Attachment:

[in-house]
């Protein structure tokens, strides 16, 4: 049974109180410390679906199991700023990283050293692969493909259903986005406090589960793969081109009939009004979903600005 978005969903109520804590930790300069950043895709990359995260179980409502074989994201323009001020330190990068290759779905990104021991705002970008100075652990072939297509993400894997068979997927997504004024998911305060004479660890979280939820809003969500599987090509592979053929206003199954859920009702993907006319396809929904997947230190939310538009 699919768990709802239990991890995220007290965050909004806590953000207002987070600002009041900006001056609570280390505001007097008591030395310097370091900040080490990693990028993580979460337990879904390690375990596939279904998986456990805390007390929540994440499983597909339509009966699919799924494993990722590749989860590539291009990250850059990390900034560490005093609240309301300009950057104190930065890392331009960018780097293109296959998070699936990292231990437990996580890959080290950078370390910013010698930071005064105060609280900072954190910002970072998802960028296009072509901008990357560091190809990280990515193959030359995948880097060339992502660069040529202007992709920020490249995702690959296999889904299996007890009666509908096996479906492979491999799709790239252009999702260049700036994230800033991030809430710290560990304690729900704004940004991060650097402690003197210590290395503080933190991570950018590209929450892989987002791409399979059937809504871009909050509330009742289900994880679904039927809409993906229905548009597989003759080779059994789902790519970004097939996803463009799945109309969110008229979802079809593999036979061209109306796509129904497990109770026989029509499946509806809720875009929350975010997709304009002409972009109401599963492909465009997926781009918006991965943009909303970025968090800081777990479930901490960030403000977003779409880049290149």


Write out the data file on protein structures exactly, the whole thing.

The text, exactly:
[in-house]
């Protein structure tokens, strides 16, 4: 049974109180410390679906199991700023990283050293692969493909259903986005406090589960793969081109009939009004979903600005 978005969903109520804590930790300069950043895709990359995260179980409502074989994201323009001020330190990068290759779905990104021991705002970008100075652990072939297509993400894997068979997927997504004024998911305060004479660890979280939820809003969500599987090509592979053929206003199954859920009702993907006319396809929904997947230190939310538009 699919768990709802239990991890995220007290965050909004806590953000207002987070600002009041900006001056609570280390505001007097008591030395310097370091900040080490990693990028993580979460337990879904390690375990596939279904998986456990805390007390929540994440499983597909339509009966699919799924494993990722590749989860590539291009990250850059990390900034560490005093609240309301300009950057104190930065890392331009960018780097293109296959998070699936990292231990437990996580890959080290950078370390910013010698930071005064105060609280900072954190910002970072998802960028296009072509901008990357560091190809990280990515193959030359995948880097060339992502660069040529202007992709920020490249995702690959296999889904299996007890009666509908096996479906492979491999799709790239252009999702260049700036994230800033991030809430710290560990304690729900704004940004991060650097402690003197210590290395503080933190991570950018590209929450892989987002791409399979059937809504871009909050509330009742289900994880679904039927809409993906229905548009597989003759080779059994789902790519970004097939996803463009799945109309969110008229979802079809593999036979061209109306796509129904497990109770026989029509499946509806809720875009929350975010997709304009002409972009109401599963492909465009997926781009918006991965943009909303970025968090800081777990479930901490960030403000977003779409880049290149």